Pregnancies are Unwanted
By Nancy Felipe Russo,
Ph.D., Arizona State University and Henry P. David, Ph.D., Transnational
Family Research Institute
Bonding and love between parent
and child is a crucial foundation for family integrity and wholesome
child development. It is sometimes said that parenthood, particularly
motherhood, is a 'natural' condition in which 'there is always
room for one more.' But can all parents learn to love a child
who was unwanted during pregnancy? Further, even if a woman does
love a child born after an unwanted pregnancy, is love ever enough
to ensure wholesome child development? Although it is true that
unwanted pregnancy does not always translate into unwanted births,
research on the development of children who were unwanted during
pregnancy suggests that when women say they cannot adequately
care for a child, it is important to listen to them.
Both unintended and unwanted childbearing
can have negative health, social, and psychological consequences.
Health problems include greater chances for illness and death
for both mother and child. In addition, such childbearing has
been linked with a variety of social problems, including divorce,
poverty, child abuse, and juvenile delinquency. In one study,
unwanted children were found less likely to have had a secure
family life. As adults they were more likely to engage in criminal
behavior, be on welfare, and receive psychiatric services. Another
found that children who were unintended by their mothers had lower
self-esteem than their intended peers 23 years later.
The adverse health consequences
of teenagers' inability to control their childbearing can be particularly
severe. Teenage mothers are more likely to suffer toxemia, anemia,
birth complications, and death. Babies of teenage mothers are
more likely to have low birth weight and suffer birth injury and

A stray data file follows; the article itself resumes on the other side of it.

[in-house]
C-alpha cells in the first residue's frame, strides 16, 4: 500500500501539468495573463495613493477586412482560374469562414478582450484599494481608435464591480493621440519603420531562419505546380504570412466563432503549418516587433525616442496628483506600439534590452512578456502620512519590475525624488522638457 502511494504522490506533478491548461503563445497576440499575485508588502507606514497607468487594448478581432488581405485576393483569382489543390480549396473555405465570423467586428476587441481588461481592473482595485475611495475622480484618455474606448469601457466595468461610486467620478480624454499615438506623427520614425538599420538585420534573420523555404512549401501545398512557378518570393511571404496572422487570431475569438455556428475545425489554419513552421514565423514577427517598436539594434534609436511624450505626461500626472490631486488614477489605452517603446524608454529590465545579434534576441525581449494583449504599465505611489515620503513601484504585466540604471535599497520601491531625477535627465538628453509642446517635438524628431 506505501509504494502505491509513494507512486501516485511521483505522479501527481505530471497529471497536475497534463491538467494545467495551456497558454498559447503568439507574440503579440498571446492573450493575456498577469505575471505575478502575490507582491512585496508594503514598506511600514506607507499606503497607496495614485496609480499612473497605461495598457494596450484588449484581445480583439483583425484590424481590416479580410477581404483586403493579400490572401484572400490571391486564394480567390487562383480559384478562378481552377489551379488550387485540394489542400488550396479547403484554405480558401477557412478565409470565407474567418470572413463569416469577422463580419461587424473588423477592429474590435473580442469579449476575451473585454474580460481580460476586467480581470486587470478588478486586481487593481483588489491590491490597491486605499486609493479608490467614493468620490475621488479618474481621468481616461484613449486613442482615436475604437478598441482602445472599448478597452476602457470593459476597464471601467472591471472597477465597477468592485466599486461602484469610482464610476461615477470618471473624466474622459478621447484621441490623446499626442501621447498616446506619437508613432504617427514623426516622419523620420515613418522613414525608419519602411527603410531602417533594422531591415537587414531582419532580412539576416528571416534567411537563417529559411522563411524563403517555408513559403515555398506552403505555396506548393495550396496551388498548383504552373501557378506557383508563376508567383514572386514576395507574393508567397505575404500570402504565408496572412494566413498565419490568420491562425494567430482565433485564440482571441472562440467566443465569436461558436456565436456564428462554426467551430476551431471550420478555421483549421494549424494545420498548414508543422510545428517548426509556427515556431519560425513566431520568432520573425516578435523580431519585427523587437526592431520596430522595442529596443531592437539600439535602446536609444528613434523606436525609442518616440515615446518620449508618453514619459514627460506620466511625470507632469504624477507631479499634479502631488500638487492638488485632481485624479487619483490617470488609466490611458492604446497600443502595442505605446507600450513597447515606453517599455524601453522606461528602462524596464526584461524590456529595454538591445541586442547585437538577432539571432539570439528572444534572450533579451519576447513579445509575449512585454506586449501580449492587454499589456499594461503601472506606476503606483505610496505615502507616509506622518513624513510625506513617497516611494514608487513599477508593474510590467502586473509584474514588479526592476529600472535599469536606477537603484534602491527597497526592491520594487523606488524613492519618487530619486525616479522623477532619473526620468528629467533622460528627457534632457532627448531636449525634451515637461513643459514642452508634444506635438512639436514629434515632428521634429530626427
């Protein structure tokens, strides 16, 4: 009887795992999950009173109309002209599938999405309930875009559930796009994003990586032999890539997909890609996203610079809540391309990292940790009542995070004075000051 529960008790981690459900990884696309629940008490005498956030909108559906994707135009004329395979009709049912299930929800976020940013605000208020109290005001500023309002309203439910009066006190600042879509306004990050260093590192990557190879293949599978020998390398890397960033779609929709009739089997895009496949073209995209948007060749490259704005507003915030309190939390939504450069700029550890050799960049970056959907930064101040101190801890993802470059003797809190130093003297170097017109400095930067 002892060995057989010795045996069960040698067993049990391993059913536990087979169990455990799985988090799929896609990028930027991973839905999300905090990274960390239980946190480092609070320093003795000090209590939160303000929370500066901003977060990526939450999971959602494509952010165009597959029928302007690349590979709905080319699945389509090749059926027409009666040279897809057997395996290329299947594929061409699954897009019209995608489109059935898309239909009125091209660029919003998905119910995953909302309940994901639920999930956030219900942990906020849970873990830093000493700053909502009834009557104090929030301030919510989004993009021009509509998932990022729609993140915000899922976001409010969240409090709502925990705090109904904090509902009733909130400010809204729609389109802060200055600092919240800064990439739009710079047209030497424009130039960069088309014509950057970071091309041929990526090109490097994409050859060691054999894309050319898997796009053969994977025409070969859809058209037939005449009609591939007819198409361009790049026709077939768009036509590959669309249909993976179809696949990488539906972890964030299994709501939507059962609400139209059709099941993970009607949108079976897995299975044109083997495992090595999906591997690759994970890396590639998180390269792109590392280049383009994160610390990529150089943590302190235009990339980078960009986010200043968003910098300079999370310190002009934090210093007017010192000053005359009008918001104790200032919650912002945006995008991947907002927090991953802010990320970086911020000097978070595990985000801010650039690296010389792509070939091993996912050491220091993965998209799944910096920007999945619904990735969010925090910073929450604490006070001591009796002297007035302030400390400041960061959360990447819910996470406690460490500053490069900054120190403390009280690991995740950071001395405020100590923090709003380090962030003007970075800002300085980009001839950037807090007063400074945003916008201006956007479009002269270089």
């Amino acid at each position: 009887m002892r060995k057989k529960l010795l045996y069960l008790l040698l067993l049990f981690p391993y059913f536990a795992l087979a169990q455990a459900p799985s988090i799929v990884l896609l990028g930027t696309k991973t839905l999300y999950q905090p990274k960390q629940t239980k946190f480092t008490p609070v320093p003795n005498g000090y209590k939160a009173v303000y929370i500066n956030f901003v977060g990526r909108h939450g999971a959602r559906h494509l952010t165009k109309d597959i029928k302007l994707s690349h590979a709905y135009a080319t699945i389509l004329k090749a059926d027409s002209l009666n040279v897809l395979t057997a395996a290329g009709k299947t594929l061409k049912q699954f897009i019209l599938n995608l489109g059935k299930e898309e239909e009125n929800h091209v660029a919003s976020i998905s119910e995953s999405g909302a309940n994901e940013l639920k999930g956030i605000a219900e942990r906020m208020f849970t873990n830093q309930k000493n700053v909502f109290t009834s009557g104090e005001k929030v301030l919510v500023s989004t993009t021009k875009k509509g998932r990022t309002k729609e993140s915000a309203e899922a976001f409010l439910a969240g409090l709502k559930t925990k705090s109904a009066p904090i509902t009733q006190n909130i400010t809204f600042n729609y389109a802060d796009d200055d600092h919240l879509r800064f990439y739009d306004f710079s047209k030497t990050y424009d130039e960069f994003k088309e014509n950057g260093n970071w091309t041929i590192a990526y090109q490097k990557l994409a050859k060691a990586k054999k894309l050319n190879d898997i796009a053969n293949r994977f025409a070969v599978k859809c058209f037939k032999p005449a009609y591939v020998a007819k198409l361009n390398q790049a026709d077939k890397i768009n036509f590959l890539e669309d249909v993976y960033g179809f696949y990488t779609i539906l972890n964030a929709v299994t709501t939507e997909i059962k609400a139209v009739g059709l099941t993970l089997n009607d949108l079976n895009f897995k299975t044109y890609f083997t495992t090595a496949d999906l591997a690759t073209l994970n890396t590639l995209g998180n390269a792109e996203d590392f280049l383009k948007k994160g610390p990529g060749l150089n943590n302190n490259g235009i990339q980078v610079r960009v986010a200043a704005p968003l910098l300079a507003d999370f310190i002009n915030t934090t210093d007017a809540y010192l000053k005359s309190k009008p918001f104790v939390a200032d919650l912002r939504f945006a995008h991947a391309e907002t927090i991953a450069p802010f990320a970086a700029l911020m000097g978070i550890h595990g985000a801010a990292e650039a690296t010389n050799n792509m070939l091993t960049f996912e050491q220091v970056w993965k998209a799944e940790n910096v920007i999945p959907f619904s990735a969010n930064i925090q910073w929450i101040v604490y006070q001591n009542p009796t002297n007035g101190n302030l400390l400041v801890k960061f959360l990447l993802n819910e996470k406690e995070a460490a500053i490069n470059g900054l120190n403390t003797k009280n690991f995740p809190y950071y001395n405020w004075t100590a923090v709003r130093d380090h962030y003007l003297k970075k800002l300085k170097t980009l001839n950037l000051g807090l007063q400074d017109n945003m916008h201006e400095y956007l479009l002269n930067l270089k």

neurological defects. Such babies are twice as likely to die in
the first year of life as babies born to mothers who delay childbearing
until after age 20.
Although high?quality prenatal
care can largely prevent the physical health problems of these
children, research has established that their social and psychological
problems persist, partially because the mothers are themselves
from disadvantaged backgrounds, but also due to the lack of future
education and poor employment prospects of teenage mothers. Children
born to teenagers are more likely to have lower achievement scores
and poorer school adjustment and problem behaviors than children
born to older women.
The burden of unintended and unwanted
childbearing often compounds social disadvantage, falling disproportionately
on women who are young, poor, or members of ethnic minority groups.
In 1994, 49 per cent of pregnancies in the U.S. were unintended,
with the highest rates of such pregnancies found in women who
were between 18-24 years of age, poor, unmarried, Black, or Hispanic.
The portrait could be worse: About 54 per cent of those unintended
pregnancies were terminated by abortion. When abortion is legal,